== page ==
Cecil Rhodes statue, Cape Town, South Africa

Contested historical figures

In the US, the attempts to remove statues of contested historical figures have been complicated by national, state and municipal laws and ordinances, especially following the shooting of nine African-American parishioners by a white supremacist in June 2015. That summer, the North Carolina State legislature moved preemptively to block statue removals by passing a law protecting ‘objects of remembrance’. In August 2017, in response to violence in Charlottesville surrounding the statues of Robert E Lee and Stonewall Jackson, North Carolina Governor Roy Cooper called for removal of Confederate statues from state property. He was duly reminded that removal would violate the Heritage Protection Act, enacted in July 2013. In response, angered protesters assembled in front of the old county courthouse in Durham, placing a noose around the neck of a statue commemorating ‘the boys who wore the grey’, and toppling it from its pedestal. The bronze statue crumpled as it struck the ground. It was set upon by protesters who kicked and spat on the twisted heap of metal. The protesters were identified and arrested, but the charges were dropped in February 2018.

Jim Strickland, the Mayor of Memphis, Tennessee, sought to remove statues of two controversial Confederate figures: President of the Confederacy Jefferson Davis, and notorious founder of the Ku Klux Klan, Bedford Forrest. But, he confronted the Tennessee Heritage Protection Act, passed in 2013 and amended in 2016, prohibiting the ‘removal, relocation or renaming’ of memorials on public property. Strickland sought a waiver from the Tennessee Historical Commission, which was rejected, so he resorted to a legal loophole. Strickland sold the two city parks where the statues stood, each for $1,000 to a local nonprofit organisation, Memphis Greenspace, which immediately had the statues removed. ‘I was committed to remove the statues in a lawful way,’ Strickland wrote last December. ‘From the beginning, we have followed State law – and tonight’s action is no different.’

The greatest controversy has surrounded the statues of southern generals Robert E Lee and Stonewall Jackson in Charlottesville, Virginia, where a young woman was killed amid violent protests

The greatest controversy has surrounded the statues of southern generals Robert E Lee and Stonewall Jackson in Charlottesville, Virginia, where last August a young woman was killed amid violent protests. While media attention has focused on the public demonstrations, the origins of the dispute lie not on the streets but embedded in a tangle of State heritage protection laws. In March 2017, the Virginia division of the Sons of Confederate Veterans, along with other plaintiffs, sued the city of Charlottesville following a three-to-two vote by the city council to remove the statues of Lee and Jackson from public spaces.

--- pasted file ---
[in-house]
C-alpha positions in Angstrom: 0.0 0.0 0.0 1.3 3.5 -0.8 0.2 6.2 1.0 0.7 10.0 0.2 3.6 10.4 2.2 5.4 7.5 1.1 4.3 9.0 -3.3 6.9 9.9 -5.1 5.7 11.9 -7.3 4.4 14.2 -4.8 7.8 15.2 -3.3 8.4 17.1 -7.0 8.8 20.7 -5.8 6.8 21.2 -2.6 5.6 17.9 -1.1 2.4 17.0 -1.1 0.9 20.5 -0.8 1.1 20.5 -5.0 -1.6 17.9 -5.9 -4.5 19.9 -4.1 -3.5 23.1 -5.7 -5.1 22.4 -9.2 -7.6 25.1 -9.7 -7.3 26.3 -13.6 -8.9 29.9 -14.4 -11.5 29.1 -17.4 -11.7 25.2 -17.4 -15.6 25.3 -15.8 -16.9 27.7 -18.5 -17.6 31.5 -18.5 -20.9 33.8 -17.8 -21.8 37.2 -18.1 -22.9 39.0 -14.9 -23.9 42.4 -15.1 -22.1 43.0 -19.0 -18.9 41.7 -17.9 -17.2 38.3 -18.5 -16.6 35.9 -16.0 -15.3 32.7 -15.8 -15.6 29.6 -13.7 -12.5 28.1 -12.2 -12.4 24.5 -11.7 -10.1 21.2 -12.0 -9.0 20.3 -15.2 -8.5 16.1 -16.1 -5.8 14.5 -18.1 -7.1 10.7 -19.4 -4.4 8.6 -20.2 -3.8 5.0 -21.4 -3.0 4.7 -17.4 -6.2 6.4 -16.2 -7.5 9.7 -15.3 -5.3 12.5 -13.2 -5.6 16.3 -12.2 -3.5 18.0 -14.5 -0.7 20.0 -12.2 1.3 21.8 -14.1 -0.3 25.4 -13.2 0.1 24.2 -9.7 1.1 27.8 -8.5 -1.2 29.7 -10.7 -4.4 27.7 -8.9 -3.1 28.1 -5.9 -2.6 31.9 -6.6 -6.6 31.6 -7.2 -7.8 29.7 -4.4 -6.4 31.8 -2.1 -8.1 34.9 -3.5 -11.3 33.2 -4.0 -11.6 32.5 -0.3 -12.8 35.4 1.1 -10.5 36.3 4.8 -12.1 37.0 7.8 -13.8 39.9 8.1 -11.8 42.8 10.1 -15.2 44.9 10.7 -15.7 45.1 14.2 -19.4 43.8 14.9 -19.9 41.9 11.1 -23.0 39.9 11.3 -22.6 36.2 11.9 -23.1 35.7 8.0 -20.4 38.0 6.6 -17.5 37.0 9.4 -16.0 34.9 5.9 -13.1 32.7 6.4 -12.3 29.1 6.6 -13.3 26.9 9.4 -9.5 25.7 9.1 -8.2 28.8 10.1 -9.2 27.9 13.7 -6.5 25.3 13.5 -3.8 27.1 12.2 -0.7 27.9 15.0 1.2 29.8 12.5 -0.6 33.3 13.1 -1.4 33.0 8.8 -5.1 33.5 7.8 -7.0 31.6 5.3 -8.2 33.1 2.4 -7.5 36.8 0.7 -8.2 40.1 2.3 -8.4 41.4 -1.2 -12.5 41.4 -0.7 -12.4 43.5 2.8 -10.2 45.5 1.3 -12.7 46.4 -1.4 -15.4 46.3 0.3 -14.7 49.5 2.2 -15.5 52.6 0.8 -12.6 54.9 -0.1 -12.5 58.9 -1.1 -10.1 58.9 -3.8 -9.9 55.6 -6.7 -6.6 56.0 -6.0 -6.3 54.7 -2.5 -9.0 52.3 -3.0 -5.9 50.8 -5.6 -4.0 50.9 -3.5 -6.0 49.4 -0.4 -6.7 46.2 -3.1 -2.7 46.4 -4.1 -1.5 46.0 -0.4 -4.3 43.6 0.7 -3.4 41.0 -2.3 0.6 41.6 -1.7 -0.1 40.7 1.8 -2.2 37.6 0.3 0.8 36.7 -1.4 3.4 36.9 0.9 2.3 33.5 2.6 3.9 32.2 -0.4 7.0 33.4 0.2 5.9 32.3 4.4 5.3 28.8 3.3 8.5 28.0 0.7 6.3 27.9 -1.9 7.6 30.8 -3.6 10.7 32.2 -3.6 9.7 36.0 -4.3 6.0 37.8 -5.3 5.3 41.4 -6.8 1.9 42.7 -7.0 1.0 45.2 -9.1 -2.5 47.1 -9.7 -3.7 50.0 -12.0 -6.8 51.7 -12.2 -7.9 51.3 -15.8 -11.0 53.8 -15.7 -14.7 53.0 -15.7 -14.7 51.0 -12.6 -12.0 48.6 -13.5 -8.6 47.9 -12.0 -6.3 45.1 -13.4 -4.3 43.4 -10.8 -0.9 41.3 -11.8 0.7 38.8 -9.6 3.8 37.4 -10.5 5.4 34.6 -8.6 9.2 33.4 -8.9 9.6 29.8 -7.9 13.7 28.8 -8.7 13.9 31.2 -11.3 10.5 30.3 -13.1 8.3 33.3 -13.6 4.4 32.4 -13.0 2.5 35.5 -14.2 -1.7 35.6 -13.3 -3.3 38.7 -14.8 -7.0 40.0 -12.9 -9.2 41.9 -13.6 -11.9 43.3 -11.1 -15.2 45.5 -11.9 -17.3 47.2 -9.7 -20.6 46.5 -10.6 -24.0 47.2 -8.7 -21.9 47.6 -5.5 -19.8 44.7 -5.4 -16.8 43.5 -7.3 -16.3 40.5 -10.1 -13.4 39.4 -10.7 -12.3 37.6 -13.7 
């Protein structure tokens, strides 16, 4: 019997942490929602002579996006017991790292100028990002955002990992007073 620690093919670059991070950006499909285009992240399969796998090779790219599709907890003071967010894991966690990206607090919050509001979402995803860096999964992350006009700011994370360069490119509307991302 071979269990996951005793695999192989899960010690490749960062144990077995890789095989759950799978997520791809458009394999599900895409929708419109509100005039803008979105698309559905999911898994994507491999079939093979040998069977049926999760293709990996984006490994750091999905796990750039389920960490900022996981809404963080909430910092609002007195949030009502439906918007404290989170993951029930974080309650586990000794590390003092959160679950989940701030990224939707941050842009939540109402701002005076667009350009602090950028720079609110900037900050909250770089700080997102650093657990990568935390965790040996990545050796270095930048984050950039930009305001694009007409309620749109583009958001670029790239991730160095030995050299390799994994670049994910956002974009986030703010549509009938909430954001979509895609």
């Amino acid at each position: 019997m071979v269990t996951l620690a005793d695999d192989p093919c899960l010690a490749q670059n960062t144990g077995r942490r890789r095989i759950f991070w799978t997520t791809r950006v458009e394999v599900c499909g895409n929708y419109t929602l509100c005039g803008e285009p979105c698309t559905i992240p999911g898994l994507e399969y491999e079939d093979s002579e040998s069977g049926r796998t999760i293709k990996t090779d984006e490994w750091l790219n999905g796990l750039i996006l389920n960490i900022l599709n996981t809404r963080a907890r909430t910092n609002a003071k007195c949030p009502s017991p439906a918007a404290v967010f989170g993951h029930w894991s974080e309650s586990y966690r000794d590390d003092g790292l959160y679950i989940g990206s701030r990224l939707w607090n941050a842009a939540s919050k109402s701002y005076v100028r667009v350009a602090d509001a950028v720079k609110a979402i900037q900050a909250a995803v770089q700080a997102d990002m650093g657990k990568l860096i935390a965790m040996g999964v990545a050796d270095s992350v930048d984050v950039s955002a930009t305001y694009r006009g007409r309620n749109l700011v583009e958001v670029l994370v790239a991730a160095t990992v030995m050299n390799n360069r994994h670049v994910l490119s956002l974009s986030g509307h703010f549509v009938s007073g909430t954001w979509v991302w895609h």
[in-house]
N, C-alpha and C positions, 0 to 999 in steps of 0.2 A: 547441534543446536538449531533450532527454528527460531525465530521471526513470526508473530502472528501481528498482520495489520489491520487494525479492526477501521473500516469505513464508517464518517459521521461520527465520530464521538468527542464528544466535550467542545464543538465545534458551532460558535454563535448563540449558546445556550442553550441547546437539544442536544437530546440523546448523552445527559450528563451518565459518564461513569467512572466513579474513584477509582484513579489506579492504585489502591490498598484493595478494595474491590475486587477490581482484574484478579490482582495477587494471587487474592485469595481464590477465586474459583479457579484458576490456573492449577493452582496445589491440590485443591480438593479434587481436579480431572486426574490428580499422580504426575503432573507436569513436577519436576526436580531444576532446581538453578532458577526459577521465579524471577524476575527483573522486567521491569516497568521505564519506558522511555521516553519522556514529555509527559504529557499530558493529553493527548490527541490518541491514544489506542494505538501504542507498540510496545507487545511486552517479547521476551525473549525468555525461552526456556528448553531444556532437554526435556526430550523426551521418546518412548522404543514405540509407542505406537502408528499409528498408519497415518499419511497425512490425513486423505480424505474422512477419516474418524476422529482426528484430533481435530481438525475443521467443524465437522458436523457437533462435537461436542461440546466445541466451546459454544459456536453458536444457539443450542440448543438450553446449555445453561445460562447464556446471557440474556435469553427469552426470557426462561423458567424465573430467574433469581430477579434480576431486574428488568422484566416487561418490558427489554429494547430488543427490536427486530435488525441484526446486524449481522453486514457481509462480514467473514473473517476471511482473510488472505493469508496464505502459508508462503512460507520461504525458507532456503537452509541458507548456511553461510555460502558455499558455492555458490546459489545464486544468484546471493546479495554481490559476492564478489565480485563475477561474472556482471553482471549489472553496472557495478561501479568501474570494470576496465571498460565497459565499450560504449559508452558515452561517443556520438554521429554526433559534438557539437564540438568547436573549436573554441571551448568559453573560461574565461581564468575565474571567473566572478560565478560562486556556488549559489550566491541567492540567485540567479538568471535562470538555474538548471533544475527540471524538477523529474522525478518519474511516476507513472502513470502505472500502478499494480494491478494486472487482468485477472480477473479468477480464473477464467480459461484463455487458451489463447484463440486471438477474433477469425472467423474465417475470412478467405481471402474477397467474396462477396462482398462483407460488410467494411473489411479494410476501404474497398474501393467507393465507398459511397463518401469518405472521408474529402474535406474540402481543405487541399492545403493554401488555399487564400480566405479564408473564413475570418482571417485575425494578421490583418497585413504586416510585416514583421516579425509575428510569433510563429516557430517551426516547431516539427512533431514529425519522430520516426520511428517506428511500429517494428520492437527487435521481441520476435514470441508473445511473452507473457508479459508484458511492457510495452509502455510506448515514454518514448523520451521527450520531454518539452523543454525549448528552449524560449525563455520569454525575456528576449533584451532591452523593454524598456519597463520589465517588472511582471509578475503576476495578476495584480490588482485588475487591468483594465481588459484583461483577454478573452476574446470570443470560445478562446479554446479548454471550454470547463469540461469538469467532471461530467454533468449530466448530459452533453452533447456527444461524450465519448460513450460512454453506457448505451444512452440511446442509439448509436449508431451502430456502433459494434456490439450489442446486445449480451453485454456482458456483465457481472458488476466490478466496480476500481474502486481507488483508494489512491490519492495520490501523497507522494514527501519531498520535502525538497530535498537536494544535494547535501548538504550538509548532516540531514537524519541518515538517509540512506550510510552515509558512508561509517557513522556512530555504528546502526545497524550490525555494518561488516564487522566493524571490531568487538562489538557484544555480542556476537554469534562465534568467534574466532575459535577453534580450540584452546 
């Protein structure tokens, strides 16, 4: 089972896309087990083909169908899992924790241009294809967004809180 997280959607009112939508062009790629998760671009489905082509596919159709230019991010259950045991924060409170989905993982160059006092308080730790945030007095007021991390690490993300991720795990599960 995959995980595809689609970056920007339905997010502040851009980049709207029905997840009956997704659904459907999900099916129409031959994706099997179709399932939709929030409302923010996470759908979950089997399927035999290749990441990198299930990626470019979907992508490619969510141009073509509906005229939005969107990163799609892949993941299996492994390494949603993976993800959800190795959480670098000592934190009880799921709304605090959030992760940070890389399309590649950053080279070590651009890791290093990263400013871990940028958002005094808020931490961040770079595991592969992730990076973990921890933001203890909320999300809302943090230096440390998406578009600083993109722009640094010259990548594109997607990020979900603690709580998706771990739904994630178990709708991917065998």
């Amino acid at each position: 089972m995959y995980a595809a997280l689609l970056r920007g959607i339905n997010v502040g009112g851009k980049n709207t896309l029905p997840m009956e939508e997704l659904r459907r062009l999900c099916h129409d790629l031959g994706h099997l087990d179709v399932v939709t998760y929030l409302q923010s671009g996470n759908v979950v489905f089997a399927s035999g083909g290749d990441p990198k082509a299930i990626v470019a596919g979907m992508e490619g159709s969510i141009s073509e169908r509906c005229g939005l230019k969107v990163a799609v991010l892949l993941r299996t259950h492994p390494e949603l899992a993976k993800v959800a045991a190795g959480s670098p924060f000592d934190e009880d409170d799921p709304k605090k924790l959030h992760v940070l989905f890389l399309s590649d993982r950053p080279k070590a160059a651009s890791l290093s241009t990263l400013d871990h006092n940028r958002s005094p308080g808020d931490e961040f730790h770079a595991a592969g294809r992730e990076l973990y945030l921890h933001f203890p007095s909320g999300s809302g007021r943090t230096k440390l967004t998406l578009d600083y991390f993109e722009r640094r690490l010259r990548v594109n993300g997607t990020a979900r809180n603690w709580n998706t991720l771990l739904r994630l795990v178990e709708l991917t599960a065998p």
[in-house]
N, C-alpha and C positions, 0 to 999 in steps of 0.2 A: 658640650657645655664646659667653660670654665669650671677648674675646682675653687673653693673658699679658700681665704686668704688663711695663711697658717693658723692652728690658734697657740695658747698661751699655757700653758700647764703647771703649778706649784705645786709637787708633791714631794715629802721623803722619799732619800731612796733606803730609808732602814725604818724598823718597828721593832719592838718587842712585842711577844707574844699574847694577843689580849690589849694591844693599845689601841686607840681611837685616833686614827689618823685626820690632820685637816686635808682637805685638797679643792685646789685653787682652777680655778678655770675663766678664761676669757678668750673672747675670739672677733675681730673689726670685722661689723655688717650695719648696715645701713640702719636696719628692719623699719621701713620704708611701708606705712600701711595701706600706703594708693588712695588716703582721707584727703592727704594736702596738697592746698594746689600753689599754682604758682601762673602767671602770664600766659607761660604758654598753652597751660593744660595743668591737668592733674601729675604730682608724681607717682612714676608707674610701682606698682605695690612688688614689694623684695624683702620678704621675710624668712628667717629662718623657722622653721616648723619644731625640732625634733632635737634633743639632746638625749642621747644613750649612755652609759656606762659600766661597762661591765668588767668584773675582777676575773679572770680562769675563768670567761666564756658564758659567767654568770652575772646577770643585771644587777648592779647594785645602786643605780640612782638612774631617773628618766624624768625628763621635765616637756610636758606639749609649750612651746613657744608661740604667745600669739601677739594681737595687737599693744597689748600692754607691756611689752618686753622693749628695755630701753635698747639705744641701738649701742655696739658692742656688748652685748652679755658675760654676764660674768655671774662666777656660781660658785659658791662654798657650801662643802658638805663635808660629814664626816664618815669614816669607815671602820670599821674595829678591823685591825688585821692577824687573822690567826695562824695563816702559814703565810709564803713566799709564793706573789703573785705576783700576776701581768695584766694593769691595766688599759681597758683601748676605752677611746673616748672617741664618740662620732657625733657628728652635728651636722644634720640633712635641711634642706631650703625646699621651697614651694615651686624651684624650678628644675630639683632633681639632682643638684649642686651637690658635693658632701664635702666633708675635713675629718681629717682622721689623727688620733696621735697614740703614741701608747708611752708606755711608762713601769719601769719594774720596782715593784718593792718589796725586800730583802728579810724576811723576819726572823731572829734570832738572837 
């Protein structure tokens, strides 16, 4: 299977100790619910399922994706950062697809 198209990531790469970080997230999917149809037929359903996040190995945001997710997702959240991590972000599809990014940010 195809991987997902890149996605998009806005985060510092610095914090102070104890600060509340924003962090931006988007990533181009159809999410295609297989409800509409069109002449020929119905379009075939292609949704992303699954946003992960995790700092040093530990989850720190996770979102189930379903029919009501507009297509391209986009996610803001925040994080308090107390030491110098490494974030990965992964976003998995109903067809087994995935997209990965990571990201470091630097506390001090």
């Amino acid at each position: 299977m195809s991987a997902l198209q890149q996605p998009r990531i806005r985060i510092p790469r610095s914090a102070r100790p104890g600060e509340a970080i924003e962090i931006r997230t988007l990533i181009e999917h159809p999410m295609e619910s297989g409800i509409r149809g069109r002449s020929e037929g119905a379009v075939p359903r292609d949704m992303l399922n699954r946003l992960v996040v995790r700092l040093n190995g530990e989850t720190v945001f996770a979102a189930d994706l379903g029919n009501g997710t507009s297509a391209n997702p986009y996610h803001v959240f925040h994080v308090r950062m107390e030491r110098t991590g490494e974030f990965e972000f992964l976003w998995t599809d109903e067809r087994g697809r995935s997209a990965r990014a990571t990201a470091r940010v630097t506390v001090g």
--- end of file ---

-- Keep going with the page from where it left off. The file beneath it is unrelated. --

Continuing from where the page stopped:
Right to remove

The suit was based on an arcane law, passed by the State’s General Assembly in 1904, barring counties and other local jurisdictions from removing public memorials to war veterans. The law was updated in 1997 to include cities. Charlottesville argued that the city was independent of any county jurisdiction – since the Lee and Jackson statues were erected in 1921 and 1924, and the 1997 amendment could not be applied retroactively – and therefore free to remove the two enormous bronze monuments.

The judge, Richard E Moore, prohibited the city from removing the statues until the case was decided. In August, while the court decision was pending, protests and counter-protests erupted in the streets of Charlottesville, followed by massive public pressure on the court, which was inundated with ‘thousands of phone calls, letters and emails’. Judge Moore was not to be moved. The Washington Post reported the judge saying that the lobbyist campaigns were ‘counterproductive’, a ‘distraction’ and ‘worse than a waste of time’. ‘That’s not how our system works, nor should it work,’ Moore said. The city responded by shrouding the statues ‘to mourn the loss of life and severe injuries to members of our community’, while awaiting a court decision. In February, Judge Moore ordered the shrouds removed but is still deliberating on the disposition of the statues. Regardless of the Charlottesville District Court decision, the case will certainly go to the Virginia State appellate court, and perhaps beyond. In the interim, the statues of General Lee and General Jackson, still stand, awaiting their final judgment.

Timothy Ryback is Executive Director of the Institute for Historical Justice and Reconciliation, in The Hague, and can be contacted at